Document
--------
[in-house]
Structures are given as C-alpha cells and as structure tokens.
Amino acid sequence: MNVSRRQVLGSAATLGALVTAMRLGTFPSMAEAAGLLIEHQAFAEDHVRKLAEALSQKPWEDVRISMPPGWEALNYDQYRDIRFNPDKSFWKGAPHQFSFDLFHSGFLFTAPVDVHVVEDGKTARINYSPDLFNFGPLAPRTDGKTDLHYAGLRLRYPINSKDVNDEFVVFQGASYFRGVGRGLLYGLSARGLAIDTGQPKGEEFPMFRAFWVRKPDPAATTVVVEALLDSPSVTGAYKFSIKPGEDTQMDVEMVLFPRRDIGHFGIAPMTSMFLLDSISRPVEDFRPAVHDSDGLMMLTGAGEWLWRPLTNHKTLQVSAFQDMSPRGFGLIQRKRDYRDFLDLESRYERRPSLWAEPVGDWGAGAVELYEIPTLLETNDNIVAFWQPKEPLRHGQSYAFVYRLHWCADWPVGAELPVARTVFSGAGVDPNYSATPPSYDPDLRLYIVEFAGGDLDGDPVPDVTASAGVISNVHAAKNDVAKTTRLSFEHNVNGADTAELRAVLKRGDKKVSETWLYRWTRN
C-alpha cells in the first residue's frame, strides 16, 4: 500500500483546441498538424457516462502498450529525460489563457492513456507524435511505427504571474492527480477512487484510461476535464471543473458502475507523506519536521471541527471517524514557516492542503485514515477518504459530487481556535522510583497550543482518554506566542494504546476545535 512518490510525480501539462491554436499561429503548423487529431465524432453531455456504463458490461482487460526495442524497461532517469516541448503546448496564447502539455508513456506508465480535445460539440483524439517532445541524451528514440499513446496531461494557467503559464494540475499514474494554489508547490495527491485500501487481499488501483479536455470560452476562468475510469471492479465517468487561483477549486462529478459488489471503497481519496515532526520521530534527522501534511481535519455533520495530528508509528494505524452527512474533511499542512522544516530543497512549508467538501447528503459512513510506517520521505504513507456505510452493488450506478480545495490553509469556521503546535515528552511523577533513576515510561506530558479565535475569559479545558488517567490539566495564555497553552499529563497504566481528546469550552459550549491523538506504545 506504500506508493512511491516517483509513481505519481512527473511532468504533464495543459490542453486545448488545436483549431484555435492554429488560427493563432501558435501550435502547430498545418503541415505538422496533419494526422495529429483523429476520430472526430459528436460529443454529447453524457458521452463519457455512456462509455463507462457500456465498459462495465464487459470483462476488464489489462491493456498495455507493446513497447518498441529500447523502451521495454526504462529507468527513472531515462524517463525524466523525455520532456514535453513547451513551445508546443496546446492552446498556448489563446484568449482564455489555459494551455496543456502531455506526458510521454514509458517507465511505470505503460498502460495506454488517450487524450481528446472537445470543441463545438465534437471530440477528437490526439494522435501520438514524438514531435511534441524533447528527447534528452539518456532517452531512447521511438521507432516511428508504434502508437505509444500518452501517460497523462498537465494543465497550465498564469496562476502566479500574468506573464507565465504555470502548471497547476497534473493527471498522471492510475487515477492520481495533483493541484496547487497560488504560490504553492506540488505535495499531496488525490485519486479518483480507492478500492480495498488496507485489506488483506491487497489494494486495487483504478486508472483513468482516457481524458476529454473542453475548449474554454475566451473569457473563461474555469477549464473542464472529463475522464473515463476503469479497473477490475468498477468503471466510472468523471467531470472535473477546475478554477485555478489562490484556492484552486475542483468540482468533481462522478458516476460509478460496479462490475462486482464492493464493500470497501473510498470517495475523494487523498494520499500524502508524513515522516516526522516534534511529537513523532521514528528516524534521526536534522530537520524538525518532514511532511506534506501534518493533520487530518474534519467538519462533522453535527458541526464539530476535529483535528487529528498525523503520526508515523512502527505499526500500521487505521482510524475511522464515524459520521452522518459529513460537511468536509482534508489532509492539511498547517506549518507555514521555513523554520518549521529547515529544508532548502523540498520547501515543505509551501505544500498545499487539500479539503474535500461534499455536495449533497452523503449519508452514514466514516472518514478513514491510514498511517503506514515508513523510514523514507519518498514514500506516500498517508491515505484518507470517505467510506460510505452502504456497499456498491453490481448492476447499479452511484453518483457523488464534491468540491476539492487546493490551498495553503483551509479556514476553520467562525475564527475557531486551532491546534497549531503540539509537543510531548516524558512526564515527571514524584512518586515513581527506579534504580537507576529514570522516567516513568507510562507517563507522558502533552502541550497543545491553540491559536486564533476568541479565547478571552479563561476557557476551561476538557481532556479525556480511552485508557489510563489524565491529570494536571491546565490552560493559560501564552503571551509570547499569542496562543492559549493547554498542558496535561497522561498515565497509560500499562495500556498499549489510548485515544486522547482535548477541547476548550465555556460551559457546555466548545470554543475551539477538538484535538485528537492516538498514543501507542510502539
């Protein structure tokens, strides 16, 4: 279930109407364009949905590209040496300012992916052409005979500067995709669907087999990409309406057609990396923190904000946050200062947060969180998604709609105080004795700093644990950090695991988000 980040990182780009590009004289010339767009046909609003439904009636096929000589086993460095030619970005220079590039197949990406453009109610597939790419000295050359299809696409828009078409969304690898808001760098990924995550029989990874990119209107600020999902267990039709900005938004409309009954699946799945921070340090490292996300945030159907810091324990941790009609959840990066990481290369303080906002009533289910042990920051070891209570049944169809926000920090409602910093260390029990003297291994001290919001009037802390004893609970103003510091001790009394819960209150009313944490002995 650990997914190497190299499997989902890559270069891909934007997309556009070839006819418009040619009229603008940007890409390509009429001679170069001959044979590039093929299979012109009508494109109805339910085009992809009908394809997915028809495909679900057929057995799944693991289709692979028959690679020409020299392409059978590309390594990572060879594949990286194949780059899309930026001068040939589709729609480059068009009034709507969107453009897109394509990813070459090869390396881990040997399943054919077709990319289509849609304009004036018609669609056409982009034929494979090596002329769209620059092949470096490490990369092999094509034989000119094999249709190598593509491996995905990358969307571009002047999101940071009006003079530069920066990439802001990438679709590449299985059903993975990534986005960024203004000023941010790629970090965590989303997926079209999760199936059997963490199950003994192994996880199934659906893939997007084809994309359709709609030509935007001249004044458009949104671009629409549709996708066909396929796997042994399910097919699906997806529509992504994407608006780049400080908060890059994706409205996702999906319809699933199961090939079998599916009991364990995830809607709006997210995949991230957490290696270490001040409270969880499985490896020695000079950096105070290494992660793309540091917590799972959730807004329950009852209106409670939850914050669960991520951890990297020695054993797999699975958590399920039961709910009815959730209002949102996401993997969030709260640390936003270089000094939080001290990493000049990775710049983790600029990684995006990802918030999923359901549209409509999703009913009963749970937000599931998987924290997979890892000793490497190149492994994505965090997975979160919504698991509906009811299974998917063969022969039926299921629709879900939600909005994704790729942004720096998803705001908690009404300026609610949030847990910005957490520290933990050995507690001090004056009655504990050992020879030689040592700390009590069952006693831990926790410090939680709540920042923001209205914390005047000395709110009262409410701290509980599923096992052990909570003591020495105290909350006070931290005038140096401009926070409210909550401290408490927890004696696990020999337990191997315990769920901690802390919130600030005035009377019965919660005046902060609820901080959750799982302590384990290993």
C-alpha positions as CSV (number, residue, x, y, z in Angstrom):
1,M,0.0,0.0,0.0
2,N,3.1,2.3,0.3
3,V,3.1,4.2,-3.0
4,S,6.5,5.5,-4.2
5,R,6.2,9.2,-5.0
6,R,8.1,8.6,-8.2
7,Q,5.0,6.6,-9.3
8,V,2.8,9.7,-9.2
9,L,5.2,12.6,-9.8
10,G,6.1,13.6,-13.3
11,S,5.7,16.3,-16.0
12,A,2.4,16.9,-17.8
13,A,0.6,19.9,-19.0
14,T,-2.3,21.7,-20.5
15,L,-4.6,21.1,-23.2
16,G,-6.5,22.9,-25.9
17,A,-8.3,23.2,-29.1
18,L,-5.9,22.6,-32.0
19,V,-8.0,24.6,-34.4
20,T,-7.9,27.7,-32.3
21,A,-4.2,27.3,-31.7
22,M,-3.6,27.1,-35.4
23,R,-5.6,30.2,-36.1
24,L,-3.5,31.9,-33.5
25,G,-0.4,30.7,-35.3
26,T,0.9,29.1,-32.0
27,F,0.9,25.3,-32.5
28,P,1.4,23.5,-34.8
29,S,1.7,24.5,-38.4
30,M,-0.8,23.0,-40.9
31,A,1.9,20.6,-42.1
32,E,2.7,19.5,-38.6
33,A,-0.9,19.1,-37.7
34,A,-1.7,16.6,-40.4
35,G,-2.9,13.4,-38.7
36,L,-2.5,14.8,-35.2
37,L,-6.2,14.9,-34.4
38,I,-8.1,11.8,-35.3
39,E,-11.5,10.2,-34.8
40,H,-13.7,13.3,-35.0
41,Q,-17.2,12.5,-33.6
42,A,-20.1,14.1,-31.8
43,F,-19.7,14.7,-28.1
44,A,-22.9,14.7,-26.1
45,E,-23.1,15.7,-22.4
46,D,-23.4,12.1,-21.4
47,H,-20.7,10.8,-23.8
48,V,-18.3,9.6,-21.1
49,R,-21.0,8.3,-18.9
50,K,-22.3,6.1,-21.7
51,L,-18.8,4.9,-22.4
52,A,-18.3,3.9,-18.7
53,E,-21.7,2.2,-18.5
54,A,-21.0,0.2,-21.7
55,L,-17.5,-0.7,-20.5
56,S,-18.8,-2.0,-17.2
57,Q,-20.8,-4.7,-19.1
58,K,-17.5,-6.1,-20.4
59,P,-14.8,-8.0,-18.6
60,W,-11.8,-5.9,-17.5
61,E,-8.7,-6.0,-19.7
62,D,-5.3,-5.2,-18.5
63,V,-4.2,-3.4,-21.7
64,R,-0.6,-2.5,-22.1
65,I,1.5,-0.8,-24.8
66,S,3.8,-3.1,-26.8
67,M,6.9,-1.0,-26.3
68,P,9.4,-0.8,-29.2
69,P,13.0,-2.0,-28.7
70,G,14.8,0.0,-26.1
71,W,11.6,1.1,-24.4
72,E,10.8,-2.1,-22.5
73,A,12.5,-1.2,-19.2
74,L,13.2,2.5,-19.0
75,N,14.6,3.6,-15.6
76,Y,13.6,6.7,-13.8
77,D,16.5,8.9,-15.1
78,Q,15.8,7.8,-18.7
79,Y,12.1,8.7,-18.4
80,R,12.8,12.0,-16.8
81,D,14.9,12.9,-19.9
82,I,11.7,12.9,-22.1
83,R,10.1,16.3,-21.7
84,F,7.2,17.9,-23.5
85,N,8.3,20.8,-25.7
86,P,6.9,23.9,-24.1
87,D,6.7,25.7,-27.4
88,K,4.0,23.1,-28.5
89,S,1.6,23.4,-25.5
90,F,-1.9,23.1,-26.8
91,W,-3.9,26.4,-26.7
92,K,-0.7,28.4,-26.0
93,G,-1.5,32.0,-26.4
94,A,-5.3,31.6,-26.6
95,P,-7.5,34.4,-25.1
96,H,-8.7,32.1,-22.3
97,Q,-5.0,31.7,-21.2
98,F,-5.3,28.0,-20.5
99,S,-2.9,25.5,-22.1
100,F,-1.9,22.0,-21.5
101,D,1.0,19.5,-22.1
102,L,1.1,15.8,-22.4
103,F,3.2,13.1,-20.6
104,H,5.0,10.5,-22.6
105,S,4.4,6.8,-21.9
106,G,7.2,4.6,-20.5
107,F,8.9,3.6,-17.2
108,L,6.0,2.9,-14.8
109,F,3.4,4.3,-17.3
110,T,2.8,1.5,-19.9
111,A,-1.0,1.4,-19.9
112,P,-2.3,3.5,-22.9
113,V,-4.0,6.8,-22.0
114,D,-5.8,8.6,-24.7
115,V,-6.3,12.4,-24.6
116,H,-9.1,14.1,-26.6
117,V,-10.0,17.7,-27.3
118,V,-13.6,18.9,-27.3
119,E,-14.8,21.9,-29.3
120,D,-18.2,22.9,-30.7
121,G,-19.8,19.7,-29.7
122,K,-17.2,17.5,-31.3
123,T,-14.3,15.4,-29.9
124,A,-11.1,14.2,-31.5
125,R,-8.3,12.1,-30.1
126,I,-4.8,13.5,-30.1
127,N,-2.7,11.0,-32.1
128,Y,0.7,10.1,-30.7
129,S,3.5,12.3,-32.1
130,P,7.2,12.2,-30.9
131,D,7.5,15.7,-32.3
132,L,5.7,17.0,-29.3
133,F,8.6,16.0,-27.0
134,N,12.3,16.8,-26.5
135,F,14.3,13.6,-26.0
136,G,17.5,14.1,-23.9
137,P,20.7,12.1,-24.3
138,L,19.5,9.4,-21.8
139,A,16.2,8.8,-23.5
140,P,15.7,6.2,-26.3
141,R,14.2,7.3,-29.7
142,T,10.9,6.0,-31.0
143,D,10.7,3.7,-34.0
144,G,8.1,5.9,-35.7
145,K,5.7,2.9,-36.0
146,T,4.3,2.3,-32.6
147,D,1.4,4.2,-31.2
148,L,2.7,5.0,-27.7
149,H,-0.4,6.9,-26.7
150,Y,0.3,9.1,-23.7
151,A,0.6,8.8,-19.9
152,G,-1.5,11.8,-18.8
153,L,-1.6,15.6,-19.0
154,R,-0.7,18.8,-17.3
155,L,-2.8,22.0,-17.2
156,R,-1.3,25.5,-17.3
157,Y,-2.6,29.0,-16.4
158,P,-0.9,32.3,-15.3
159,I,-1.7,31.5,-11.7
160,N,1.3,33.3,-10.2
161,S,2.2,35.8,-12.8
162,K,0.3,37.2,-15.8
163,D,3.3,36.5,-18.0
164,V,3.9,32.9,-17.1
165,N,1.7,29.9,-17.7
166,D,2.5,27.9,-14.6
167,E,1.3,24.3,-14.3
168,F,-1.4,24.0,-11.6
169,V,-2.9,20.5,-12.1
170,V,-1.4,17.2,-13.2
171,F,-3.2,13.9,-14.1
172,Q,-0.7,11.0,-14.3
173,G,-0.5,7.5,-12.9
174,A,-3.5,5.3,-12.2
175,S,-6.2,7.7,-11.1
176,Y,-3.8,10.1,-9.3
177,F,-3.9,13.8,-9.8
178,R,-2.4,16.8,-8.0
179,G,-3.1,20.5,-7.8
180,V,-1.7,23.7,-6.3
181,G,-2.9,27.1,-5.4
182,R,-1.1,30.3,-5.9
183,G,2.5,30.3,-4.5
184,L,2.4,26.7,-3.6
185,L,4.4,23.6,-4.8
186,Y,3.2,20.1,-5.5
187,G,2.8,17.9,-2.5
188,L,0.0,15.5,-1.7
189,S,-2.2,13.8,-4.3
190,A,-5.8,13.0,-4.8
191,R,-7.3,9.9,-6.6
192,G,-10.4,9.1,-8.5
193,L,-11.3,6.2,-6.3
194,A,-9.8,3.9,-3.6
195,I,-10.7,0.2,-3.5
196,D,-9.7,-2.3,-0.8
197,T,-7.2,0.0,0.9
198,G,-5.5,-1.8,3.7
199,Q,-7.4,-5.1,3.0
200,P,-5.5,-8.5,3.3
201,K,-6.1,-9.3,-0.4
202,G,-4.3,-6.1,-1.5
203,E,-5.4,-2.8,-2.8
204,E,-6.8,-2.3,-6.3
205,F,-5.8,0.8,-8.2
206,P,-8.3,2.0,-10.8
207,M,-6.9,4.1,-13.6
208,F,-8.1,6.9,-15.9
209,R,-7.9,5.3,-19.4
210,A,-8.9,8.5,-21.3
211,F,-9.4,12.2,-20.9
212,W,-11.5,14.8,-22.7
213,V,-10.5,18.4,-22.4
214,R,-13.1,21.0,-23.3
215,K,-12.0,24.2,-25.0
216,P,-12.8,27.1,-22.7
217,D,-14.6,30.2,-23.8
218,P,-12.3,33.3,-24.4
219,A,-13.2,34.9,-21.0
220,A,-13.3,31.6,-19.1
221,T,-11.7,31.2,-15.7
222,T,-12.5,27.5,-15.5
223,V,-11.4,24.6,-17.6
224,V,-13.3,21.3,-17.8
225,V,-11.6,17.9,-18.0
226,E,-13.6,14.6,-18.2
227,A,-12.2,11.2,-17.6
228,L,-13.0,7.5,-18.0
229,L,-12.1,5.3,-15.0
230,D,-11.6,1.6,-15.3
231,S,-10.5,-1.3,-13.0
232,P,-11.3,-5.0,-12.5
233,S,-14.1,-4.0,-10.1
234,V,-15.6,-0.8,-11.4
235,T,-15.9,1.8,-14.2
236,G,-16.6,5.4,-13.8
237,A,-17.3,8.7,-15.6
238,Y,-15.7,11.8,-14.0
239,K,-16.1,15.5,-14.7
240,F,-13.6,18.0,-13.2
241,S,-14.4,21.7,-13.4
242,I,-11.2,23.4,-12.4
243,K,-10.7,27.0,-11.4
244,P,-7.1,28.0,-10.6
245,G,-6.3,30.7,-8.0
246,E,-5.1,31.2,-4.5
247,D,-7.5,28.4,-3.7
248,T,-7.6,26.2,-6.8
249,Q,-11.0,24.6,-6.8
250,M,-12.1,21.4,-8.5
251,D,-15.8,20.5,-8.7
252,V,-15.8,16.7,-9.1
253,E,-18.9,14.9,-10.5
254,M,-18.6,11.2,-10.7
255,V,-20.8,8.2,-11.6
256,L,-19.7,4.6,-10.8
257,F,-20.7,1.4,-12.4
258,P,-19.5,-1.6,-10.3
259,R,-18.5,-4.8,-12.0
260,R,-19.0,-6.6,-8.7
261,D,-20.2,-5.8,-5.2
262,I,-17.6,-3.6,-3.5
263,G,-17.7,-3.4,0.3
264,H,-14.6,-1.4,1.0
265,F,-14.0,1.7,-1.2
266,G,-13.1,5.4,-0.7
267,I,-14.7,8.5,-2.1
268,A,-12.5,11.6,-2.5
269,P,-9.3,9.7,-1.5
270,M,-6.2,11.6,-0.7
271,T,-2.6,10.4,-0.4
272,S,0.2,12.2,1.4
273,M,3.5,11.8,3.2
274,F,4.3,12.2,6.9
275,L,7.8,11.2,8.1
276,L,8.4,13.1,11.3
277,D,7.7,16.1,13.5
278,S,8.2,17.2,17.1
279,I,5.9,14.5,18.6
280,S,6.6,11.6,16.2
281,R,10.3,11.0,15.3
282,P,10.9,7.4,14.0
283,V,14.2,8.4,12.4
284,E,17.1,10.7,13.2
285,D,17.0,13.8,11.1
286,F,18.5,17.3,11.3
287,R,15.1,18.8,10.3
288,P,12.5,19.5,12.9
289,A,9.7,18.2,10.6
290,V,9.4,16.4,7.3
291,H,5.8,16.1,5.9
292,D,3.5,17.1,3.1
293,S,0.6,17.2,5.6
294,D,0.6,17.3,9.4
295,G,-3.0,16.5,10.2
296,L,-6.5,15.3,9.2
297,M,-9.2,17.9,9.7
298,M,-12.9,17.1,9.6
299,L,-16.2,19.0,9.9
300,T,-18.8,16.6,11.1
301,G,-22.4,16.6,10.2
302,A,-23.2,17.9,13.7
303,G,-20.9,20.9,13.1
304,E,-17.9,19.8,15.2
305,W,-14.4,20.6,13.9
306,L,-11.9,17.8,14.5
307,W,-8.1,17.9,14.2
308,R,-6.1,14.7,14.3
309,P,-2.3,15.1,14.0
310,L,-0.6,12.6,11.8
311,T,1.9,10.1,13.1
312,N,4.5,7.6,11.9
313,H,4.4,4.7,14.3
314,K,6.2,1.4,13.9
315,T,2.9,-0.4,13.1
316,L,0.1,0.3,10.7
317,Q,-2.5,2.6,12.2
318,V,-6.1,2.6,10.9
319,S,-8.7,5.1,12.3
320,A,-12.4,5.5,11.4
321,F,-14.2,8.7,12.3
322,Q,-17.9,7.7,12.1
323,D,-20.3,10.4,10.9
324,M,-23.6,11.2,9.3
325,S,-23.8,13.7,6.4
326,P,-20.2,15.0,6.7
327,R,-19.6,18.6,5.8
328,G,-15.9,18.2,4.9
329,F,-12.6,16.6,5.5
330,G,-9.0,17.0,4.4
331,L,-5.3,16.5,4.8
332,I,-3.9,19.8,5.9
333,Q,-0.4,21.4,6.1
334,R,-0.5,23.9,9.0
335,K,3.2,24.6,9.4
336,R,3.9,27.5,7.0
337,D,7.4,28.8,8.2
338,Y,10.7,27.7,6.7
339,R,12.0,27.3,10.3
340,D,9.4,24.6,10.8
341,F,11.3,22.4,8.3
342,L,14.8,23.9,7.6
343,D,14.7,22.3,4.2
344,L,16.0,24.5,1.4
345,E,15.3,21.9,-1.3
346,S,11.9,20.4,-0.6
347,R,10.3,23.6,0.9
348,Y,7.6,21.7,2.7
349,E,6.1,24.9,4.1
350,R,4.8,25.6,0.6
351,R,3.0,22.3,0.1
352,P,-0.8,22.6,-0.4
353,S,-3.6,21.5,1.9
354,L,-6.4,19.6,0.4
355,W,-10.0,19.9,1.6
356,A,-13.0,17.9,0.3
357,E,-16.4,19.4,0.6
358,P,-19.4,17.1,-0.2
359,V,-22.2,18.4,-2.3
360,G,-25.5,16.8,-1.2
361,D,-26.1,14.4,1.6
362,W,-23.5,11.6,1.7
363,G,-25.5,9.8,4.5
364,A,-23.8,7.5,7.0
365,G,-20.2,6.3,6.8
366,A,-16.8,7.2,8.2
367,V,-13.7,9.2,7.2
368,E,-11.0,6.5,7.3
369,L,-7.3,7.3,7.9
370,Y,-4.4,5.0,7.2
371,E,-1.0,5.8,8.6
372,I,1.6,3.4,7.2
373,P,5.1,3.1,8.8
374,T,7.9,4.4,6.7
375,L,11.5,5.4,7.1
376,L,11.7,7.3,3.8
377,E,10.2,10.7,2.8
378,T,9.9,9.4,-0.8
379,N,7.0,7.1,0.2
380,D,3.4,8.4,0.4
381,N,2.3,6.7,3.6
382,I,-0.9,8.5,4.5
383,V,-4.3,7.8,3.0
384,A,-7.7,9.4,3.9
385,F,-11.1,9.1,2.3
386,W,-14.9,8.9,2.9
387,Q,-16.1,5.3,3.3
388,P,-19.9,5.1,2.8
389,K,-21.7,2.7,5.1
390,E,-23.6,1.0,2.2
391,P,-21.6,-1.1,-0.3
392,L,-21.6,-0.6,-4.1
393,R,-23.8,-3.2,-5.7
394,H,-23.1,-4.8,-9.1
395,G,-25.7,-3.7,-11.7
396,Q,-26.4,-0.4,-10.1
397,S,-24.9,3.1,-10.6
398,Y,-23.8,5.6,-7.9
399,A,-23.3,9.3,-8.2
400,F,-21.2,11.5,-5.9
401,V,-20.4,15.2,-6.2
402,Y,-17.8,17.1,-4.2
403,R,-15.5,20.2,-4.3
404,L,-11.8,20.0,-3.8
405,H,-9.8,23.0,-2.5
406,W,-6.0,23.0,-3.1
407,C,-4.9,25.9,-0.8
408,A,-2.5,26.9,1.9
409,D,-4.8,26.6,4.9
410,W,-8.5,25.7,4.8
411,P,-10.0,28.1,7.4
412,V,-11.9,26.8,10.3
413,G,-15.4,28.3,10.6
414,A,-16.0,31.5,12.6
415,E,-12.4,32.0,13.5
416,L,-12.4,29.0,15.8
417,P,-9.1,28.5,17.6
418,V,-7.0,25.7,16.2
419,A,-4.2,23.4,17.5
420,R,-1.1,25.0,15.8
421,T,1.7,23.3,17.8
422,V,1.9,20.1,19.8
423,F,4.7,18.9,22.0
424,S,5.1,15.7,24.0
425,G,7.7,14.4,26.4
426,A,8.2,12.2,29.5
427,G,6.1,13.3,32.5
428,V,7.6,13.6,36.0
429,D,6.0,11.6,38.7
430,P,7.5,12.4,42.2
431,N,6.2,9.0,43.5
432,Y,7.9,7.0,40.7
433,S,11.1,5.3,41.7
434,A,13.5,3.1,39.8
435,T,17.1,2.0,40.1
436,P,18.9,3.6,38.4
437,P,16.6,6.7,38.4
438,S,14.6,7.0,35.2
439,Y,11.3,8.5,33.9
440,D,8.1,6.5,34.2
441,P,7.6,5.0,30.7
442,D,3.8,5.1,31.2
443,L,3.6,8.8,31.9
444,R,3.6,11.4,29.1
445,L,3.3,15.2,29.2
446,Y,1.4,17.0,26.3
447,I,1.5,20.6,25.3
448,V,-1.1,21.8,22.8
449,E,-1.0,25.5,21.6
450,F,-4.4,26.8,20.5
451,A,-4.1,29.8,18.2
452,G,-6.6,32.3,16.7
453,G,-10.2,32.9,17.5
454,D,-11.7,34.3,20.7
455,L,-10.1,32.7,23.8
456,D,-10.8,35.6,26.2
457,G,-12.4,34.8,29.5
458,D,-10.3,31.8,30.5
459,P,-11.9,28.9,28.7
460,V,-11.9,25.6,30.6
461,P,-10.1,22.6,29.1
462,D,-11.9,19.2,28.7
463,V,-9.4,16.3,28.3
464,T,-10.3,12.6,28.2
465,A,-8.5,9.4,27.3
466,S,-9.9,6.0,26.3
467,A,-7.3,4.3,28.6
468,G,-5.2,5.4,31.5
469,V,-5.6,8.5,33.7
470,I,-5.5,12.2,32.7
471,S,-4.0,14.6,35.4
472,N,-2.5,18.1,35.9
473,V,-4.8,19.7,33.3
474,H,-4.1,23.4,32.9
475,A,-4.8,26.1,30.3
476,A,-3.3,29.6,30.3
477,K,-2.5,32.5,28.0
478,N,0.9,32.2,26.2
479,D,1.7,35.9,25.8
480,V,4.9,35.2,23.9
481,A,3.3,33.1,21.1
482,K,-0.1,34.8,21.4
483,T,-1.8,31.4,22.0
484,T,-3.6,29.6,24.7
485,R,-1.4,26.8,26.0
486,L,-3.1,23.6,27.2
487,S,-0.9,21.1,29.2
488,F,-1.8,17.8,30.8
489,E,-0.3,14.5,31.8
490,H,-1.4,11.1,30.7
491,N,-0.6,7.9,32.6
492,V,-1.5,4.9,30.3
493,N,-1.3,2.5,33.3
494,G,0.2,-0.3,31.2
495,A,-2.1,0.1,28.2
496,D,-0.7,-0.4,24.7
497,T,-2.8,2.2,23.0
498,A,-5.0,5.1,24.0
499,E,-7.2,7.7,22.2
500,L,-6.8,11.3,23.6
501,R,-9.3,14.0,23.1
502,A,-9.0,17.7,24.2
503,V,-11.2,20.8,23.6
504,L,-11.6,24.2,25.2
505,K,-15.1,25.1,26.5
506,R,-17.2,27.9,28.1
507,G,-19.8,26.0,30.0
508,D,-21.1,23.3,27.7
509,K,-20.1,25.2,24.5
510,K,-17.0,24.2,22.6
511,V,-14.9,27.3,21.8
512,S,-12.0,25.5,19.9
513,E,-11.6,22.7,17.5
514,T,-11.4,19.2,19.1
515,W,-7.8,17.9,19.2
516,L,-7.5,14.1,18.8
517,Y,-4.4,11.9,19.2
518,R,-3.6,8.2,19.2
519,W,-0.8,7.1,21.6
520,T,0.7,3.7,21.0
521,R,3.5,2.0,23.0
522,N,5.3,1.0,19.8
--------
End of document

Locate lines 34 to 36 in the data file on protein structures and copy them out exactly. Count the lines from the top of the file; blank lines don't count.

28,P,1.4,23.5,-34.8
29,S,1.7,24.5,-38.4
30,M,-0.8,23.0,-40.9